Climate change statistical landscape
What exactly are climate change statistics?
The UK climate change statistics, data and analysis landscape is broad and complex. Climate change evidence and analysis comes in many different forms, including official statistics produced by government and other public bodies, and scientific/research data and models. Official statistics are a vital part of this landscape, as they are the key data sources against which progress on climate change-related targets are measured.
There is no one definitive set of climate change official statistics, and what is included as climate change statistics means different things to different people. Climate change statistics are much broader than greenhouse gas emissions; they also cover topics as diverse as household energy efficiency, biodiversity, and land use.
There are a number of common global frameworks for climate change statistics. These include the United Nations Economic Commission for Europe’s (UNECE) framework for climate change-related statistics, which sets out a core set of indicators and statistics on six areas of climate change: climate and weather; emissions (greenhouse gas emissions and their human causes); drivers (human causes of climate change that deal with sources of emissions); impacts (impacts of climate change on human and natural systems); mitigation; and adaptation. There are also a range of UK frameworks that cover climate change statistics and data, including the Climate Change Committee’s (CCC) set of adaptation indicators and the Department for Environment, Food and Rural Affair’s (Defra) Outcome Indicator Framework for the 25 Year Environment Plan .
Due to the cross-cutting nature of climate change, the responsibilities for setting UK climate policy and achieving net zero and are spread across a number of UK Government departments including the Department for Business, Energy and Industrial Strategy (BEIS), Defra, the Department for Transport (DfT) and the Department of Levelling Up, Housing and Communities (DLUHC). Official statistics on climate change-related topics reflect these responsibilities and are also produced by a number of different government departments.
Climate change policy is a devolved matter. The devolved administrations in Scotland, Wales and Northern Ireland have the powers to set their own climate change policy and publish their own climate change statistics and analysis. However, for many climate change-related topics, including greenhouse gas emissions and energy efficiency, data are collected in consistent ways across the UK.
The scope of this review
We have taken a broad look at what we consider are the main climate change-related official statistics produced by UK government departments and the devolved governments. These are listed in Annex A.
In doing so, we have focused on two key aspects of current climate change statistics: their accessibility – how they are presented to meet the needs of different types of users and whether users can find the information they need – and their coherence – how well sets of statistics work together to inform the bigger picture.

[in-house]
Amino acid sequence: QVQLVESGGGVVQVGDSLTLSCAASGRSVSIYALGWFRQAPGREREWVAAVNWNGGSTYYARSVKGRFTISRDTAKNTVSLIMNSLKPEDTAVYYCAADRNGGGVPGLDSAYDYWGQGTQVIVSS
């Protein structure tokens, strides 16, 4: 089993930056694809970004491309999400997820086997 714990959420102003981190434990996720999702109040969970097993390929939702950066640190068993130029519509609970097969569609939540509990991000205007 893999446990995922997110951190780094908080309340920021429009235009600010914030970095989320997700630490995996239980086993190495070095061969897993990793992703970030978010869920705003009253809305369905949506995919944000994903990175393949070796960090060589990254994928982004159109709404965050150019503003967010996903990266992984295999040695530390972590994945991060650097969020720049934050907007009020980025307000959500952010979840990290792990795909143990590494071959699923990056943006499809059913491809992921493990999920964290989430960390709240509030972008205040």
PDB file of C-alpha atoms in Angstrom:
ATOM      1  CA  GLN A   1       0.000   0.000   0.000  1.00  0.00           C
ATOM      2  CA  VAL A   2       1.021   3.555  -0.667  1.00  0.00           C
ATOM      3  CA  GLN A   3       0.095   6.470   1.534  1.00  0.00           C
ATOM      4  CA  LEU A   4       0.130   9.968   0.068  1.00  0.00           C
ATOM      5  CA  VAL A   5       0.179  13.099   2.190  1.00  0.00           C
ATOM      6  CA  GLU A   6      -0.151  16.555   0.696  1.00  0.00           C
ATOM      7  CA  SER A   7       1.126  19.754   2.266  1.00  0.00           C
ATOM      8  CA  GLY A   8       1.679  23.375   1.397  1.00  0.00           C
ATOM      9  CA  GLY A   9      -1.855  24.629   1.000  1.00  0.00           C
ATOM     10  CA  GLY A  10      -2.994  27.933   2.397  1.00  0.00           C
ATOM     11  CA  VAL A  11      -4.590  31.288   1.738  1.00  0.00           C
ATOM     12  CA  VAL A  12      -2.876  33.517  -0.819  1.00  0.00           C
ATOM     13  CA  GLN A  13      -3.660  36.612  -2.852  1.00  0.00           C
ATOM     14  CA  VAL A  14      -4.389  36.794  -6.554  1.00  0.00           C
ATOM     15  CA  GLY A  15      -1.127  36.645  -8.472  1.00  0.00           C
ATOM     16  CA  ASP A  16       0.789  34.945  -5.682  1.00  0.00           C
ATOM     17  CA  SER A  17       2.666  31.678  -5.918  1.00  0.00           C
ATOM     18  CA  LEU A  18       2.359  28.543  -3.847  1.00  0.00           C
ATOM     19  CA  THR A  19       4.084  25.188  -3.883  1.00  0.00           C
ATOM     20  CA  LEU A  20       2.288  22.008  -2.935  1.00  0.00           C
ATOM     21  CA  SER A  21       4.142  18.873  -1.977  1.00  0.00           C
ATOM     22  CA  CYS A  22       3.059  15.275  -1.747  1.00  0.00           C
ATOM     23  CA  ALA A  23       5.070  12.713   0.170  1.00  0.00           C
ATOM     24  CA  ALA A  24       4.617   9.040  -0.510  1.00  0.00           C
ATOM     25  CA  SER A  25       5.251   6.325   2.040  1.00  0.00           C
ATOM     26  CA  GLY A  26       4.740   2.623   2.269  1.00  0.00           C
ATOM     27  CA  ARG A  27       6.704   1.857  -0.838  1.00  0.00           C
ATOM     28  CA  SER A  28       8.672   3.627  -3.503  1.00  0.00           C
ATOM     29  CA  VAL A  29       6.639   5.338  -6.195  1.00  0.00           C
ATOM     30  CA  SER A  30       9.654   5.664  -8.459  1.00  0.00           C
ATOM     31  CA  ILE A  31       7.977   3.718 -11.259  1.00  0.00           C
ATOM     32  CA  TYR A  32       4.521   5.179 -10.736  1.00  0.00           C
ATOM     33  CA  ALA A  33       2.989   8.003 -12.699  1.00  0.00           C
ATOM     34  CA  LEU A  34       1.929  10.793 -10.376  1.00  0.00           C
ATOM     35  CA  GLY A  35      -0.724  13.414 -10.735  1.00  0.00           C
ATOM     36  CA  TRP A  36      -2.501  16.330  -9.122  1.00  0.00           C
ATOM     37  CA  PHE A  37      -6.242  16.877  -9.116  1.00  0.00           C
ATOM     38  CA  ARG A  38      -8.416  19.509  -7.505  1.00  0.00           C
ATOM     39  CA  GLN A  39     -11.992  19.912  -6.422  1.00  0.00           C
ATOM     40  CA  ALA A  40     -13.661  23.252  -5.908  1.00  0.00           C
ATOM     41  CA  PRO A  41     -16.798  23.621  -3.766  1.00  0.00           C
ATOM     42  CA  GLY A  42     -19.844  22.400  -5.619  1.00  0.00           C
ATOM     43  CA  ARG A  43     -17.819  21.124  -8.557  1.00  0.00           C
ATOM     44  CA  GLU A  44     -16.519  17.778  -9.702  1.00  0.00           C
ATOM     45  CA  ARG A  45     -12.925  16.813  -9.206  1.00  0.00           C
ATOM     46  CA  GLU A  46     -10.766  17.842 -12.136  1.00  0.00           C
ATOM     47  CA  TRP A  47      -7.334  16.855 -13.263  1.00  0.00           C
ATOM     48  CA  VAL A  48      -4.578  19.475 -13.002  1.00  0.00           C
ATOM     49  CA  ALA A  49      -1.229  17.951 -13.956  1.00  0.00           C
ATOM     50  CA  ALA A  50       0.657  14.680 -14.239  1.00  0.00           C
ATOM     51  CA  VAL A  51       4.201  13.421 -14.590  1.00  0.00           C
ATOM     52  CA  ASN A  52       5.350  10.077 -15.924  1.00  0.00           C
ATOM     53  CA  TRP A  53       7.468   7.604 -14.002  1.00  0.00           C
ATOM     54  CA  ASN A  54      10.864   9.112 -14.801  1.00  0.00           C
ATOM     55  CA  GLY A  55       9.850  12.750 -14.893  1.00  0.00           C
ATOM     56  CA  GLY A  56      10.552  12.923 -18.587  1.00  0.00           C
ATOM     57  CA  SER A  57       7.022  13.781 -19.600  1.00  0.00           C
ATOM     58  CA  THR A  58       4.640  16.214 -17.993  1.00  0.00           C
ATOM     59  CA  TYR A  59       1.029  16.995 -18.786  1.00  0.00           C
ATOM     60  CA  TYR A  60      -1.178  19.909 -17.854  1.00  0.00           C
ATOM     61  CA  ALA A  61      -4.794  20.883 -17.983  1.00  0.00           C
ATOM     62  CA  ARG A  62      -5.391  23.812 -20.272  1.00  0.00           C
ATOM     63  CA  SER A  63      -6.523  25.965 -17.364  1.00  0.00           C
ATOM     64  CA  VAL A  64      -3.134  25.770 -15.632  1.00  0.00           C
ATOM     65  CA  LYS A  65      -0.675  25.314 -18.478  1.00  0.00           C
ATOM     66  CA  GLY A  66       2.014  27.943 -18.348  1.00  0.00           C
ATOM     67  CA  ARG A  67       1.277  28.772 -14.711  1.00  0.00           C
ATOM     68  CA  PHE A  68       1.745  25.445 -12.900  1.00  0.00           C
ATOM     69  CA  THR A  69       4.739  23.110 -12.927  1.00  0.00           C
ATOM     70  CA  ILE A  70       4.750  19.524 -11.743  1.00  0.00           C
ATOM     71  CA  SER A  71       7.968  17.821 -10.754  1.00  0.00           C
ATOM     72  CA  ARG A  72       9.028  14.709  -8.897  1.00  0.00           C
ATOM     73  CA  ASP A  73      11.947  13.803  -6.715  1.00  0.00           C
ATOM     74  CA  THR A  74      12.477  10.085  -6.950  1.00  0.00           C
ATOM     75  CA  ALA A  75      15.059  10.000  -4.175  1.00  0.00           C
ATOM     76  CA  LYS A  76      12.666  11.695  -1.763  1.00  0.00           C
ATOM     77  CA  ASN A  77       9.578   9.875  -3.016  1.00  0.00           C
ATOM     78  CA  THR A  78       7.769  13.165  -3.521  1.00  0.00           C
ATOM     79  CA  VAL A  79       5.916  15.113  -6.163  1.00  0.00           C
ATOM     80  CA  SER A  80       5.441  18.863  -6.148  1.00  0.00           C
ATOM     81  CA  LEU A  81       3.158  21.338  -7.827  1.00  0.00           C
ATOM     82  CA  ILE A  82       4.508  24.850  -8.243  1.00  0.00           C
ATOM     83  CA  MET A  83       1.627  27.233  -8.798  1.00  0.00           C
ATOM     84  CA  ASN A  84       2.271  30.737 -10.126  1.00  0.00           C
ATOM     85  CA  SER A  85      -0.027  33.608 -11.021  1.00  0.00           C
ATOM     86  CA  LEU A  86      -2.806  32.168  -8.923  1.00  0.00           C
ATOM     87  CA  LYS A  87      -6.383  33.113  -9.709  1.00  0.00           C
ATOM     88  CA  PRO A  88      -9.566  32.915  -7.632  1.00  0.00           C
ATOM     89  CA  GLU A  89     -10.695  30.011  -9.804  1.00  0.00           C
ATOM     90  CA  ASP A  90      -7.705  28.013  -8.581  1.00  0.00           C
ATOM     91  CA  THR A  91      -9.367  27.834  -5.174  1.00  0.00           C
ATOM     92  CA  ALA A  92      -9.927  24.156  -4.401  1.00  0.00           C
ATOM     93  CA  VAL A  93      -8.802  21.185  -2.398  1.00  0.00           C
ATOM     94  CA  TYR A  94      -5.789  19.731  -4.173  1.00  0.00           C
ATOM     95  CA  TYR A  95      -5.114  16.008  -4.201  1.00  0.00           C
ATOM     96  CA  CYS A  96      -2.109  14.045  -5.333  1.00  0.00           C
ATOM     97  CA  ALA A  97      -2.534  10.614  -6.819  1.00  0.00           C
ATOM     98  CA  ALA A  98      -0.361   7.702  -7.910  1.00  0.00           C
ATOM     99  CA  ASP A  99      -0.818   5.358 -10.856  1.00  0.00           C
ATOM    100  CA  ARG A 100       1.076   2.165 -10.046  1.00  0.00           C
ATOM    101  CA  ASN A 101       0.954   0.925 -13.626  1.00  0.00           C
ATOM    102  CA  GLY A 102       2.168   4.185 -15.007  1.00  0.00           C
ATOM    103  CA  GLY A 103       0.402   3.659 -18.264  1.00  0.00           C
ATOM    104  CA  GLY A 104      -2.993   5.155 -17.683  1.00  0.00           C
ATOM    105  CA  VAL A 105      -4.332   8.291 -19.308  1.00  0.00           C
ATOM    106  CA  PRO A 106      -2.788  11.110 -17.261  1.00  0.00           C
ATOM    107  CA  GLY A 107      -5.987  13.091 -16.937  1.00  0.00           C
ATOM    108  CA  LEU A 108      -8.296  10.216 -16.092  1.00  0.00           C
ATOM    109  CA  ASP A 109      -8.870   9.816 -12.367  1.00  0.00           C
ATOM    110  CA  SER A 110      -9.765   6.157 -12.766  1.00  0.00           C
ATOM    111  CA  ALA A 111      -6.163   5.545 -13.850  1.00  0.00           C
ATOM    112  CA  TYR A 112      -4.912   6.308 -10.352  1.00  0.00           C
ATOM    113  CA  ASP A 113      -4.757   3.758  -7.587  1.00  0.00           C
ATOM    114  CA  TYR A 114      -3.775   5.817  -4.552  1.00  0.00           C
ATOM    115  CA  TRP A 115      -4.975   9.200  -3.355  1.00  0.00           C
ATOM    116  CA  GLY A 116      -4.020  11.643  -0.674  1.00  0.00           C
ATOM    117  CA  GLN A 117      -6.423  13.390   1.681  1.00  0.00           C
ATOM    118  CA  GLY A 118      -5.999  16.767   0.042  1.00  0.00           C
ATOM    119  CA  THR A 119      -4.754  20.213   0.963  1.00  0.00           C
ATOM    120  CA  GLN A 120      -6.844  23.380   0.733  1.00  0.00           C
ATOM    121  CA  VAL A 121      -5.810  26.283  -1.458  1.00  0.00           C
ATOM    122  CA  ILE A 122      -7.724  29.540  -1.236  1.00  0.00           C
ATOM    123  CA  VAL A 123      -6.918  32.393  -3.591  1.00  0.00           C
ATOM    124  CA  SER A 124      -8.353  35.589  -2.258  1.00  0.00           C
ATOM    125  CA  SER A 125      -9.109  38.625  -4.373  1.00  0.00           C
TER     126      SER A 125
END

We first looked at the accessibility and coherence of climate change statistics in 2011. We found that improvements to the statistics were needed in several areas and recommended that the following be developed: a central repository for all climate change data; improved data quality guidance when data are used to support official statistics; a climate change report covering all aspects of the topic for non-specialists; interactive maps to better inform the public; and an intuitive framework that could be used to structure statistics and information about climate change.
Accessibility and coherence of the statistics are as important now as they were ten years ago. Mindful of our previous recommendations, we have looked widely across the statistical landscape, including statistics on drivers, emissions, impacts, mitigation and adaptation. This review was carried out using a mix of desk research and a series of interviews. Due to the focused scope, these interviews targeted organisations producing and using data within government, as opposed to the wider user community or the general public. We also engaged with some organisations outside the official statistics system that hold or use relevant data, including the Met Office and the Climate Change Committee.
We have focused on exploring the following:
- What producers of climate change statistics have recently done and are currently doing to enhance the accessibility and coherence of their statistics.
- How statistics producers are working together to achieve improvements to the statistics.
This latter point is particularly important, given that collaboration between statistics producers is essential for achieving coherent statistics.Back to top